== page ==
I asked, “What are you gonna do?” Tirtha replied, “I dunno. Kirtanananda hasn’t finished paying me. He gave me some expense money, but he still owes me a lot. I’ve been calling New Vrindaban, Dharmatma, Kuladri and Dulal [Candra, the New Vrindaban comptroller] to get my money, but they just give me the run-around.”
Realizing the seriousness of the situation, I drove immediately to New Vrindaban and spoke personally to Kuladri, and then with Bhaktipada. Kirtanananda said, “I don’t want to hear about it.” I countered, “I think you should listen to me; this has serious implications for New Vrindaban. Tirtha wants the rest of the money; he needs to leave the country immediately.”
But Bhaktipada didn’t want to pay up. He argued, “Tirtha still owes us $700 for his kid’s tuition at the gurukula.” So Bhaktipada gave me the title of a car supposedly worth $20,000. 47
Kuladri collaborated: “Bhaktipada and Tapahpunja were in Bhaktipada’s land cruiser, and they were speaking. And as I walked up to the land cruiser, I heard them talking, and I overheard two statements. Bhaktipada said, ‘Disciples should not ask their spiritual master for money,’ and ‘I am not going to give Tirtha any more money.’” 48
Tirtha couldn’t believe it when he heard about it later. He explained: “The part about owing Kirtanananda some $700 for tuition is amazing. I remember his asserting that. My wife and I gave him $500 on one occasion and he said, ‘Okay, that’s your donation as a disciple; now where’s the tuition?’ I was floored. I didn’t even have a kid gurukula age.” 49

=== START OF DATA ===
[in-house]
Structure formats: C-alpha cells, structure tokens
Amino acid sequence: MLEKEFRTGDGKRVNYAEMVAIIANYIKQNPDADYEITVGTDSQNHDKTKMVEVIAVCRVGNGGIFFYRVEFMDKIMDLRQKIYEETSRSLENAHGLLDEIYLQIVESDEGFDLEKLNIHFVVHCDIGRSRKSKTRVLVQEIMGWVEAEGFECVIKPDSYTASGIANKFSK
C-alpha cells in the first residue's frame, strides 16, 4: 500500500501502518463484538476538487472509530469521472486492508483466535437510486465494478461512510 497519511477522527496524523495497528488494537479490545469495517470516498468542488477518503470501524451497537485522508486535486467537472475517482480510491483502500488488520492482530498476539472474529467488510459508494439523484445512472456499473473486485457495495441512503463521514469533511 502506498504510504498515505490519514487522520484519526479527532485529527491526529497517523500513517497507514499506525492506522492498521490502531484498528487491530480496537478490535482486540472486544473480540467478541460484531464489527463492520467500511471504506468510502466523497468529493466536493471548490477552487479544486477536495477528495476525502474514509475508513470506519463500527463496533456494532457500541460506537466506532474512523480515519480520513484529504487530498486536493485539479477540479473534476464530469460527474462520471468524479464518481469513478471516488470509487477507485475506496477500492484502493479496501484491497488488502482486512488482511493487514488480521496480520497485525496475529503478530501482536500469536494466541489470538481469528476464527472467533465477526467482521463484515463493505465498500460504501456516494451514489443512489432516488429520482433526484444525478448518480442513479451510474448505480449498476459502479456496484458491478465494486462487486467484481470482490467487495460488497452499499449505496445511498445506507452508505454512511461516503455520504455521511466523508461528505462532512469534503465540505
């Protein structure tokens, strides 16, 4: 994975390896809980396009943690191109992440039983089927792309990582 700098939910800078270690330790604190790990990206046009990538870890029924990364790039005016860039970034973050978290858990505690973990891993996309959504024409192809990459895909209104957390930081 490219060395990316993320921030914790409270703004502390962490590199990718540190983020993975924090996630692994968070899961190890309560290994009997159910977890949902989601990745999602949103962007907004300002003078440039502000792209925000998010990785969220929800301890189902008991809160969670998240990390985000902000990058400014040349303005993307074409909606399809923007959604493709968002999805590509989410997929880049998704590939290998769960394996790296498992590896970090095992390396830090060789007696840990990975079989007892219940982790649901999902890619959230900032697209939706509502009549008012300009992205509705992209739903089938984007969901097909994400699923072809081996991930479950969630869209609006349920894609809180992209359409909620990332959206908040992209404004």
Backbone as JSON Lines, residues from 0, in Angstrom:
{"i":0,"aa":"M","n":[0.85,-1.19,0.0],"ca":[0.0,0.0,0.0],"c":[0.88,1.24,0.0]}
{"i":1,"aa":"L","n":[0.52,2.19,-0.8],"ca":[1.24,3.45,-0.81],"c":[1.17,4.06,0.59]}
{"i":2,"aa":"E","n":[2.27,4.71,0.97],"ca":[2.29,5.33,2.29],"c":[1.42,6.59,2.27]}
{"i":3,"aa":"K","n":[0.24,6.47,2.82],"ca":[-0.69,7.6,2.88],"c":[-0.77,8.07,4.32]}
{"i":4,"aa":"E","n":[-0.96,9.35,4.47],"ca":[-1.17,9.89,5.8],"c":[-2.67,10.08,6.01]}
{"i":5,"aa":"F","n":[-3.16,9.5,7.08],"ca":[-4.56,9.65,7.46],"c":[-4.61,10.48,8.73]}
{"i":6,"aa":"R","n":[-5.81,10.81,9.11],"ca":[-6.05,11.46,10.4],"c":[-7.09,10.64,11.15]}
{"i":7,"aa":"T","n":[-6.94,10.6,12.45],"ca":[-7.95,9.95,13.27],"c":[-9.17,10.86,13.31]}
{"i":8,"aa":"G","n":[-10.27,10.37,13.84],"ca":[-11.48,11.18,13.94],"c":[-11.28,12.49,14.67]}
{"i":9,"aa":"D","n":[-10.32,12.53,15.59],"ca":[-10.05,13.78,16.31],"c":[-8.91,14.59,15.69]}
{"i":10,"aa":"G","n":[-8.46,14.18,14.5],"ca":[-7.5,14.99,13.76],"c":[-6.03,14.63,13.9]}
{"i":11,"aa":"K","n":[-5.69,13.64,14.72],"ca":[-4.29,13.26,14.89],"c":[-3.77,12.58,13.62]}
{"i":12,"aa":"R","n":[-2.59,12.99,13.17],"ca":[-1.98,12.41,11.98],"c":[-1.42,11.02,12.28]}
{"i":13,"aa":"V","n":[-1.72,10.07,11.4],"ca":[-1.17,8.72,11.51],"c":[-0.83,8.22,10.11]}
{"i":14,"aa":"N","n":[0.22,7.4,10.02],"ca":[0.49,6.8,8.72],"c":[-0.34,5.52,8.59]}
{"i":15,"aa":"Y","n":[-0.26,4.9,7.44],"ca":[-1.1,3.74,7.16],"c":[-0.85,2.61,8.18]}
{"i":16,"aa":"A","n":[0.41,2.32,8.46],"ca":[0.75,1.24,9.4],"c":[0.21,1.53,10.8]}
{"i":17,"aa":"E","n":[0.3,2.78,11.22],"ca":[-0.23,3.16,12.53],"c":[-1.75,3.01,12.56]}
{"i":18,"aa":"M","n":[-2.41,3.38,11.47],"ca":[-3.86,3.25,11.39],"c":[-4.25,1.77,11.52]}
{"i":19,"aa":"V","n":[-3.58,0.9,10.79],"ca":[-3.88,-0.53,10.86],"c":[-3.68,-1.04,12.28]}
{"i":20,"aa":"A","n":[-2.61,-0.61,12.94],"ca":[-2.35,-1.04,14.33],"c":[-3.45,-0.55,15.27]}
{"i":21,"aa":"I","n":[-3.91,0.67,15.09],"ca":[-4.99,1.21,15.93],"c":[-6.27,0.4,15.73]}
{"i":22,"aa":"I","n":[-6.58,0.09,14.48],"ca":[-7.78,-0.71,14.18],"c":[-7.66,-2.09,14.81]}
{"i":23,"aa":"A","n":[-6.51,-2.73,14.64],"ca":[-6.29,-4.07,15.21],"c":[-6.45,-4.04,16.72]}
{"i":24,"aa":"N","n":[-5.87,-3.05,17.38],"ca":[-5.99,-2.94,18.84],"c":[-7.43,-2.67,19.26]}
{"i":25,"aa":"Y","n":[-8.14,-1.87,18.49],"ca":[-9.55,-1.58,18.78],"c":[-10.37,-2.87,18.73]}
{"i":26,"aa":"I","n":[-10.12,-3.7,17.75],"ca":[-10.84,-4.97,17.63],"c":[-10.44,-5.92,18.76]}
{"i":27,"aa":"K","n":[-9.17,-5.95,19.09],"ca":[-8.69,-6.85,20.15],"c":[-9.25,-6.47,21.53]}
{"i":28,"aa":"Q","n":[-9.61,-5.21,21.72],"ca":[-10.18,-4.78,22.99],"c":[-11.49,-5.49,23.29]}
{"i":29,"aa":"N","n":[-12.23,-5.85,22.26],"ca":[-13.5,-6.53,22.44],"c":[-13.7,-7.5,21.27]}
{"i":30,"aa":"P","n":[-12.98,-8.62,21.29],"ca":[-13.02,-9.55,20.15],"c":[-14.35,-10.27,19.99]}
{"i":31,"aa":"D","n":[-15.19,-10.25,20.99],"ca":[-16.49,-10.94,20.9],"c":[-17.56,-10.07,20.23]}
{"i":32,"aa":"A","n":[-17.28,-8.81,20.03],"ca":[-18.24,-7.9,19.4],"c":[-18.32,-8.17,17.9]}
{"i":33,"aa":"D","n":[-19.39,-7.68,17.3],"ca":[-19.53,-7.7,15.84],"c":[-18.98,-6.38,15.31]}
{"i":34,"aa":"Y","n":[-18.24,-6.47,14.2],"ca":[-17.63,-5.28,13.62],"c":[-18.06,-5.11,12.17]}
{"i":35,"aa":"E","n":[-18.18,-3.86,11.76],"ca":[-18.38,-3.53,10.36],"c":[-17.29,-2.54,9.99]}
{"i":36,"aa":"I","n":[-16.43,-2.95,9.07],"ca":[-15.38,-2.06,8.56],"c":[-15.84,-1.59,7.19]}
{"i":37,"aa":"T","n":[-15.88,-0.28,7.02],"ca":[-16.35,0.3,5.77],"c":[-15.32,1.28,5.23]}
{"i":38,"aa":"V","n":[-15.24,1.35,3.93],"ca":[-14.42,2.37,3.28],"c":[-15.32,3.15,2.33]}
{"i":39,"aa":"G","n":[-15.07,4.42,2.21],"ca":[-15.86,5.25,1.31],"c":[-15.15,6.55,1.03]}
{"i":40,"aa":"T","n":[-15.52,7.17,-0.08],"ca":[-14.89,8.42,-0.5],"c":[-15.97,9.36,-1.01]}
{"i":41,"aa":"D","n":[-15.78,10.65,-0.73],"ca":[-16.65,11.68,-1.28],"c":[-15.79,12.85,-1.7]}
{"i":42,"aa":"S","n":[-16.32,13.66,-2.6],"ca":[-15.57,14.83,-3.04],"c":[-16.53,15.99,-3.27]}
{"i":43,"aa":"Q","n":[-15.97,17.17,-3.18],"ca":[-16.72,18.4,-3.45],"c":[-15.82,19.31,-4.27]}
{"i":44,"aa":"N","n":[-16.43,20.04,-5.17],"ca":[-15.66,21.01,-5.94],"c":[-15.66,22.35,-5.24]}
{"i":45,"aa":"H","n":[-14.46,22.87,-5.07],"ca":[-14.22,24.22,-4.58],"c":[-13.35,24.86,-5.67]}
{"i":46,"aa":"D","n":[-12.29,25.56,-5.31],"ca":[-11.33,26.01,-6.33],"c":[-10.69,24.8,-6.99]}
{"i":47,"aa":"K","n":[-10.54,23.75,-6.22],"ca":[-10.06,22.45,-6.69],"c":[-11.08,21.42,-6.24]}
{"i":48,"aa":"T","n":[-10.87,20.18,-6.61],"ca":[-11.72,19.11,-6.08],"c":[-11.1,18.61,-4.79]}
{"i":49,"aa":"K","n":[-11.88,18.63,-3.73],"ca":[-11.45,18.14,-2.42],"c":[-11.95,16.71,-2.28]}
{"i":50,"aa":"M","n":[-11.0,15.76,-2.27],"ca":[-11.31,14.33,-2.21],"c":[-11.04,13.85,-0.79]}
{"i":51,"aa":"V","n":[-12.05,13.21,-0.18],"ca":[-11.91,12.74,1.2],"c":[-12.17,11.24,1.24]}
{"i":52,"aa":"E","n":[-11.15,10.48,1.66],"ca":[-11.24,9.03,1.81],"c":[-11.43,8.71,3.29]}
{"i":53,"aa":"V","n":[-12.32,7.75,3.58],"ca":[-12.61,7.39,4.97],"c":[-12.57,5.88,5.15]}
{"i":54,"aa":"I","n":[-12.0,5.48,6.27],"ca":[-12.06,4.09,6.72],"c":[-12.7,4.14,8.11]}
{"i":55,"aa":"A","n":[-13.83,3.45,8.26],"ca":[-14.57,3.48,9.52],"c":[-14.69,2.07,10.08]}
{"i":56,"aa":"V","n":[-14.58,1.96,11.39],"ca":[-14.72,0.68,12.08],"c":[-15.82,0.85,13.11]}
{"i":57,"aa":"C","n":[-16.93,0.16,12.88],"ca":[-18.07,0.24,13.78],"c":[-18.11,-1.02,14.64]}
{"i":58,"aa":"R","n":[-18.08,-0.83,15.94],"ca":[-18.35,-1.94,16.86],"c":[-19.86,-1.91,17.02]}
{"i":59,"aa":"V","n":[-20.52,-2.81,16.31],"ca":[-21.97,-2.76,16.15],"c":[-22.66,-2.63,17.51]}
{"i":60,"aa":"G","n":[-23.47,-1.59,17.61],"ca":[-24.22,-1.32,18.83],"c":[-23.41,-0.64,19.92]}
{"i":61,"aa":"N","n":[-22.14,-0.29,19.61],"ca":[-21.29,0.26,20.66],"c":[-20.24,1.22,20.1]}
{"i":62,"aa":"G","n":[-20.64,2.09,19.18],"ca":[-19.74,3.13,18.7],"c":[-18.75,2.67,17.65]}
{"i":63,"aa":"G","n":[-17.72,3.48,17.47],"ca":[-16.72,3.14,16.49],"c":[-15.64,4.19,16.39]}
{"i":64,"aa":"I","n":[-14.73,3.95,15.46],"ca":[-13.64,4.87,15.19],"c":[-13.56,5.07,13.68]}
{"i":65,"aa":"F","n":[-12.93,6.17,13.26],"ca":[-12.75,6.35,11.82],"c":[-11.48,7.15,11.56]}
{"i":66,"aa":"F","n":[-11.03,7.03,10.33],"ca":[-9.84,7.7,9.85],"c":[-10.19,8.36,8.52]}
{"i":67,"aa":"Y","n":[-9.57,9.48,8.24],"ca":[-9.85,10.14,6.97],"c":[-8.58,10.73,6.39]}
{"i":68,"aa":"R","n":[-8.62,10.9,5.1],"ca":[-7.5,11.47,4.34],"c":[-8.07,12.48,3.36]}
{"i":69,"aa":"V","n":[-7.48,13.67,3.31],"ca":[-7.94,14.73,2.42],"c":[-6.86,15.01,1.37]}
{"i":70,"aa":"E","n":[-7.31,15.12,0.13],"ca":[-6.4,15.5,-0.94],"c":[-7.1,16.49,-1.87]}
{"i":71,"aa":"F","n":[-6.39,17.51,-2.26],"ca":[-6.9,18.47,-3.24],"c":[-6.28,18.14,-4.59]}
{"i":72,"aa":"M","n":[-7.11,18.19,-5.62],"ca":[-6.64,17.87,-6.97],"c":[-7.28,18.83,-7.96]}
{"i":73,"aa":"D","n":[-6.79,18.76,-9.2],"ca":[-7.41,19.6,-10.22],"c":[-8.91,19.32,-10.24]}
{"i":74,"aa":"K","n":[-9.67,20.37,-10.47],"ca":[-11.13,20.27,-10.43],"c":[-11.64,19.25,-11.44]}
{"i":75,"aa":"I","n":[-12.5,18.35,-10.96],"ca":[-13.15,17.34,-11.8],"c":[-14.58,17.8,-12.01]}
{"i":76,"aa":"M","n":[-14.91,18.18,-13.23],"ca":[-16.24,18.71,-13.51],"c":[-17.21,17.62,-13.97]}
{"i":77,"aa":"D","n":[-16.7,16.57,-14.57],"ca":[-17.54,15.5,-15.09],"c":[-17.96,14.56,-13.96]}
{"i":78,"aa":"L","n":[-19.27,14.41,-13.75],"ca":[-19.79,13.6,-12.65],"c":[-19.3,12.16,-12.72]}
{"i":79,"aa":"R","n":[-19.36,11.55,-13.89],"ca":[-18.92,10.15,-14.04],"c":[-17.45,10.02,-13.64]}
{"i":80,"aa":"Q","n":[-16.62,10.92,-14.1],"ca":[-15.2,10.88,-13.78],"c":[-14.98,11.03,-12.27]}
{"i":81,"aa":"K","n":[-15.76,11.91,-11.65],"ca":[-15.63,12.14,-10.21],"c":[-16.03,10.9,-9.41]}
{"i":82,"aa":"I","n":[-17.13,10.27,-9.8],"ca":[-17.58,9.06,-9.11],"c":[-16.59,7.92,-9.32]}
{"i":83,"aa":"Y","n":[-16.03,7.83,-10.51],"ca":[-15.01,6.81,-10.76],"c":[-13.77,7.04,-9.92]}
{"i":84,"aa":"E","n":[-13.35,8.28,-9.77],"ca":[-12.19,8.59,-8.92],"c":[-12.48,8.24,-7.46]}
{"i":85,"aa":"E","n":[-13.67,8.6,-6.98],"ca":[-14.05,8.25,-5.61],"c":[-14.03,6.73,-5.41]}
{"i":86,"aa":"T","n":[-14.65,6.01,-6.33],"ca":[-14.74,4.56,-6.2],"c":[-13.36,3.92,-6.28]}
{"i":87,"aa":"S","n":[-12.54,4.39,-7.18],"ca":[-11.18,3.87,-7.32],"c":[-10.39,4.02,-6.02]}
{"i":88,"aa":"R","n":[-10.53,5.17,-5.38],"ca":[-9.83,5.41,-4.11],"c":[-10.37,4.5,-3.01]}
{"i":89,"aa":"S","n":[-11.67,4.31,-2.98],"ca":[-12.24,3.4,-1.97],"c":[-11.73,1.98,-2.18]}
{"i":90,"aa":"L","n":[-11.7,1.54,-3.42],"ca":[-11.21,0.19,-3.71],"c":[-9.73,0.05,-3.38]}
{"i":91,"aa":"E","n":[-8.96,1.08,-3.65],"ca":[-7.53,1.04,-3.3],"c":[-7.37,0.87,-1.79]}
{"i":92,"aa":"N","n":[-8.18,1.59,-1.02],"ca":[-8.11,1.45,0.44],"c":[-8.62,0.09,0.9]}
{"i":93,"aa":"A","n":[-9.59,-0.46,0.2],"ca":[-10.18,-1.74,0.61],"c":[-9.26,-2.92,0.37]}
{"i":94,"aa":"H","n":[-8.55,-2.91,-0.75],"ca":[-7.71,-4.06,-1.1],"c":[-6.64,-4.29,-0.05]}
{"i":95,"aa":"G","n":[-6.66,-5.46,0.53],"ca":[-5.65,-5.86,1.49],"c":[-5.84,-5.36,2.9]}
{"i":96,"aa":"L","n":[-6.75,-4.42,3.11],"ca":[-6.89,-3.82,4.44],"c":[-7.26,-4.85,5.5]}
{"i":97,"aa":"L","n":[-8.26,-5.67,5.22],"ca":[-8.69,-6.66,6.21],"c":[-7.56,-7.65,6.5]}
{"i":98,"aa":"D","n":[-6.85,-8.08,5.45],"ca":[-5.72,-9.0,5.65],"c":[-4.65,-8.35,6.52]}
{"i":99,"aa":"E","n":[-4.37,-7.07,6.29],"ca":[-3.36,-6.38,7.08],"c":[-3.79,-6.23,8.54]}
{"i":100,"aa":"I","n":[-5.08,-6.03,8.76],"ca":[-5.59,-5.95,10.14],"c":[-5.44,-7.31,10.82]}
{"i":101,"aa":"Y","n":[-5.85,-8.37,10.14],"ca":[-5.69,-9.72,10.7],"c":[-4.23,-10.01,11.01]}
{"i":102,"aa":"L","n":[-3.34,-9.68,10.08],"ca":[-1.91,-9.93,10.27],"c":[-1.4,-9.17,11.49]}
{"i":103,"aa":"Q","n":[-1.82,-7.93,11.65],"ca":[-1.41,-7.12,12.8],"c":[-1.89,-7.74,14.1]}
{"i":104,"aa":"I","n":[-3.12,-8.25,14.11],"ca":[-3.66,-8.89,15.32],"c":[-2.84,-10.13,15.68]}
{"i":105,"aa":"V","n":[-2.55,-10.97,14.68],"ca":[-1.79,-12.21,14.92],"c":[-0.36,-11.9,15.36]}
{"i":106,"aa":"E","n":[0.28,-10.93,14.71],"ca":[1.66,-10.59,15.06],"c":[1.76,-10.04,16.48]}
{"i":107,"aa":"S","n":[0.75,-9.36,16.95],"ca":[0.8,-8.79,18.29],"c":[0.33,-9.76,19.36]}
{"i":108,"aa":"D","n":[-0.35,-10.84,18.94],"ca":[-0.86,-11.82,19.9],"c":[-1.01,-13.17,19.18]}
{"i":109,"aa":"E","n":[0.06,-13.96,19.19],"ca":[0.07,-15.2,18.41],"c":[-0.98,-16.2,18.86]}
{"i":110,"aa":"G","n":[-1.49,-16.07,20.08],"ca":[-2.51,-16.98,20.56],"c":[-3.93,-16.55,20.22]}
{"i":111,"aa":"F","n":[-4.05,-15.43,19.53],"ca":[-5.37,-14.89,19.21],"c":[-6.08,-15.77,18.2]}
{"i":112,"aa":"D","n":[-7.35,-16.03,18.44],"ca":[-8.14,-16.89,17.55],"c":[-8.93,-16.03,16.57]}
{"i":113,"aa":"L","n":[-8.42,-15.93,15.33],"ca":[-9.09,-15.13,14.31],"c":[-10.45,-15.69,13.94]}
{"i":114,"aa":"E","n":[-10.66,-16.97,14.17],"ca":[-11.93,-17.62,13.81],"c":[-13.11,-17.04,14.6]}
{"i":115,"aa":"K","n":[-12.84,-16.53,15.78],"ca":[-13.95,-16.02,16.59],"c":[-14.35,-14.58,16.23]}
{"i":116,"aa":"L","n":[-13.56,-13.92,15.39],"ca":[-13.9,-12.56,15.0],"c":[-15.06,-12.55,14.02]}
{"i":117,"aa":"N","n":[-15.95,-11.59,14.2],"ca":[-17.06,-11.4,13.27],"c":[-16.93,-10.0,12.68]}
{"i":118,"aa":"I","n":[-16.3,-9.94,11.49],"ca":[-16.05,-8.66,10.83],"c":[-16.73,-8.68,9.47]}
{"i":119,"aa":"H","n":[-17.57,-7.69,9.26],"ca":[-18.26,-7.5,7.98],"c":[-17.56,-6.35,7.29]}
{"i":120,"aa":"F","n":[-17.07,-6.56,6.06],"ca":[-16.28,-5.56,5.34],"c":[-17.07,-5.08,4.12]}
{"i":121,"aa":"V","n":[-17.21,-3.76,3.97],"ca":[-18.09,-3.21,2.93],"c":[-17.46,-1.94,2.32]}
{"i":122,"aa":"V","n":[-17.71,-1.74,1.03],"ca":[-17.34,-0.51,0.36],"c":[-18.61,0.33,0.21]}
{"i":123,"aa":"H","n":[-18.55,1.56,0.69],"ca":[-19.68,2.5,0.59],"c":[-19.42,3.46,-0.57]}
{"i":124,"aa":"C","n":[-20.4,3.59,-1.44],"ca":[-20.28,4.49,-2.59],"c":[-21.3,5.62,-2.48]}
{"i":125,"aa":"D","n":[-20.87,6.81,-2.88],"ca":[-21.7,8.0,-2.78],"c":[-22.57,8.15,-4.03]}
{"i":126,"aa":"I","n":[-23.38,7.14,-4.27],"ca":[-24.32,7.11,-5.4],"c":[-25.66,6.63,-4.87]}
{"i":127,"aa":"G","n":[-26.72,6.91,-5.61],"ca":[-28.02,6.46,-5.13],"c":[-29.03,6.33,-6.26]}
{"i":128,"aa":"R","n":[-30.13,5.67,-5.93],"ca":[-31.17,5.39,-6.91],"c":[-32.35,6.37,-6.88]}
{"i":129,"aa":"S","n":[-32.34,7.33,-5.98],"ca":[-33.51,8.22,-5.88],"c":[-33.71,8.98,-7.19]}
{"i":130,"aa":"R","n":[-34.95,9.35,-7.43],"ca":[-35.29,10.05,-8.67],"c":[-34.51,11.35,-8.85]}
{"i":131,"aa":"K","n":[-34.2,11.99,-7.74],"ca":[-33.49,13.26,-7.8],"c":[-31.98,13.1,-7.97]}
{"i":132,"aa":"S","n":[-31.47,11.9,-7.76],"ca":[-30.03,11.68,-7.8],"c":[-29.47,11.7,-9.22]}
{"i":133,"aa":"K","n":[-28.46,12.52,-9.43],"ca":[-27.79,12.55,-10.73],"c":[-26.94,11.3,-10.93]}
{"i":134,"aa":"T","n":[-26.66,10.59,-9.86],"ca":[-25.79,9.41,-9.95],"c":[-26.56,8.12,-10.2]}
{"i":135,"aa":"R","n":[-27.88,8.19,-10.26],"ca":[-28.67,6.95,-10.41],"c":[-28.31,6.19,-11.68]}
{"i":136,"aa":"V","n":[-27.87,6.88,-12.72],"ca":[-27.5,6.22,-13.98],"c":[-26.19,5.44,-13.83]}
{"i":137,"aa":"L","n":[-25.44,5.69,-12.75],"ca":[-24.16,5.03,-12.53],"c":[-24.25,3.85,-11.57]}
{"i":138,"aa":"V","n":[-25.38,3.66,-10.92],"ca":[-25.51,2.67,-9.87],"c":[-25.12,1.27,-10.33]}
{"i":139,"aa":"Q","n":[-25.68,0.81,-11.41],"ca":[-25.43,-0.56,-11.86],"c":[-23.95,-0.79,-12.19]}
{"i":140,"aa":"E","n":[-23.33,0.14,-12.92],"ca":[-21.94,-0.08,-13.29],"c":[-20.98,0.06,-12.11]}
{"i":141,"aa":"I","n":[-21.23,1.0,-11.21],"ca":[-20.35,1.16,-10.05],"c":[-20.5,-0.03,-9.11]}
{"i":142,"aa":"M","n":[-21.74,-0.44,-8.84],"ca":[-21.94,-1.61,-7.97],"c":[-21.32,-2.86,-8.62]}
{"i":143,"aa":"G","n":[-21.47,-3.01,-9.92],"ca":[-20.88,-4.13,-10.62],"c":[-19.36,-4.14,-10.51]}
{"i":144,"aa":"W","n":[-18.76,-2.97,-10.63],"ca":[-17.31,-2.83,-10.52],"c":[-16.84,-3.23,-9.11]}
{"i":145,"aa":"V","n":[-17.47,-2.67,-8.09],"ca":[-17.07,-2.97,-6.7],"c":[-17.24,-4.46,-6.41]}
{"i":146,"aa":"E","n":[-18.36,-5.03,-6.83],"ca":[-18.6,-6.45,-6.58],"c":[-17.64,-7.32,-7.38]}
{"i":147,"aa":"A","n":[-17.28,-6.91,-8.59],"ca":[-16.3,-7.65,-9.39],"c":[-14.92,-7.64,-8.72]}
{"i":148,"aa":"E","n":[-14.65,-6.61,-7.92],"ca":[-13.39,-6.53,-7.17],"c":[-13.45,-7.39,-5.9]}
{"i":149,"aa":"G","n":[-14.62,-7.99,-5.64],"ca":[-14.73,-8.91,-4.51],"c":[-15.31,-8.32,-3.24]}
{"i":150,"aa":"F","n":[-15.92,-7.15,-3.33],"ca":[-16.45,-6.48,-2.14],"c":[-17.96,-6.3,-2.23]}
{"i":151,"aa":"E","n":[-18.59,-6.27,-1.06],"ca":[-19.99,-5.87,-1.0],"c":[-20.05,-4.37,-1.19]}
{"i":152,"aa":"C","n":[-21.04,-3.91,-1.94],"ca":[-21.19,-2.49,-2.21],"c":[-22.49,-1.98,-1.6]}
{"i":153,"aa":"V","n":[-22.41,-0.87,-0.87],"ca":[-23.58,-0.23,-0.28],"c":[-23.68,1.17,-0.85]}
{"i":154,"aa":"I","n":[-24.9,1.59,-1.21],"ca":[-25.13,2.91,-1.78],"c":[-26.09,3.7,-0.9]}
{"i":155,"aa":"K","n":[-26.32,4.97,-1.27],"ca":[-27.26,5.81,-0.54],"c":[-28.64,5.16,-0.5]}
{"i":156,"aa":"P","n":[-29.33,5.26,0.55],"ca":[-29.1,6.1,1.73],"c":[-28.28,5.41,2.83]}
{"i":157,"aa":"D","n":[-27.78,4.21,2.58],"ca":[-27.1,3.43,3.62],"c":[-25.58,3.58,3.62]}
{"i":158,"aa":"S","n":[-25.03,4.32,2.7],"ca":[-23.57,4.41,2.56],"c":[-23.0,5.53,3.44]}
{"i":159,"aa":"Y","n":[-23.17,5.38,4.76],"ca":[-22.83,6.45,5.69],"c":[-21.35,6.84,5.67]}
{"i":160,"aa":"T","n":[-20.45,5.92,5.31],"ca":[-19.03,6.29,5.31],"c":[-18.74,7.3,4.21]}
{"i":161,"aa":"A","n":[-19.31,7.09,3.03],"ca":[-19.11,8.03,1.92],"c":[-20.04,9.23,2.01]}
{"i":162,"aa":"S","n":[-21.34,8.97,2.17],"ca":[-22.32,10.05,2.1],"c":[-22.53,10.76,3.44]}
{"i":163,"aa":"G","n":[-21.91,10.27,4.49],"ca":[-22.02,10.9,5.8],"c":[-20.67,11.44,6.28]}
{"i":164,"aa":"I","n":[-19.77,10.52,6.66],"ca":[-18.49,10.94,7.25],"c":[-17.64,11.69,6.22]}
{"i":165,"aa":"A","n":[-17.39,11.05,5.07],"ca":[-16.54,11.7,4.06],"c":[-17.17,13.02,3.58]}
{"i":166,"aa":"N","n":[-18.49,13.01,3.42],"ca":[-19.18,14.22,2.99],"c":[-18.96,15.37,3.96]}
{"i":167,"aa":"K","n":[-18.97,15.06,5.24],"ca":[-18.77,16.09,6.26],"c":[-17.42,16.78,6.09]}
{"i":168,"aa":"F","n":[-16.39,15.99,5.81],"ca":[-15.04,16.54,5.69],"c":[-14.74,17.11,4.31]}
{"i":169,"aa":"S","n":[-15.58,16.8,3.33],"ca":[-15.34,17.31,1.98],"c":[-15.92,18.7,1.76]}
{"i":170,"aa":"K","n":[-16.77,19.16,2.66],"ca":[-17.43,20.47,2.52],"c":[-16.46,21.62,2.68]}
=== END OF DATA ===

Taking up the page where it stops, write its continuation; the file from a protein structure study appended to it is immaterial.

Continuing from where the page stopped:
Janmastami noted: “Their plan never went any further than doing the deed. They forgot about making the safe escape afterwards.” 50
Tapahpunja continued, “Tirtha tried asking every conceivable New Vrindaban manager to ‘get his money,’ but no one would even answer his calls. He was, to put it lightly, radioactive. He was really angry and feeling betrayed. I was in contact with him via phone. Without saying anything to anyone, I drove directly to Kirtanananda Swami’s ashram. He reluctantly handed me $3,000. (The details of our discussion would make fantastic reading). I immediately delivered the money to Tirtha who was hiding out in Ravenna, Ohio.” 51
Bhaktipada incompetent to lead.
The dilemma of murderer Tirtha and conspirator Tapahpunja trying desperately to get sufficient cash to make their escape from the country when New Vrindaban sankirtan pickers were collecting $100,000 each week defies the imagination. It is completely beyond belief. Why wasn’t the money forthcoming? Didn’t Bhaktipada realize the seriousness of the situation and the necessity for quick action?
Although there are several possible reasons for this gross neglect, 52 the simplest explanation is that after Bhaktipada’s head injury his memory had degenerated to such an extent that he had actually promised the money, but later forgot all about it. Bhaktipada’s personal servant, Caitanya-Mangala, who had devised a secret system of facial expressions and spoken words to help Bhaktipada remember when he became forgetful, was unable to remind him of these previous commitments because he was asked to leave the room when confidential matters were discussed. Caitanya-Mangala knew nothing of the conspiracy to murder Sulocana. Bhaktipada was on his own, and afflicted with anterograde amnesia.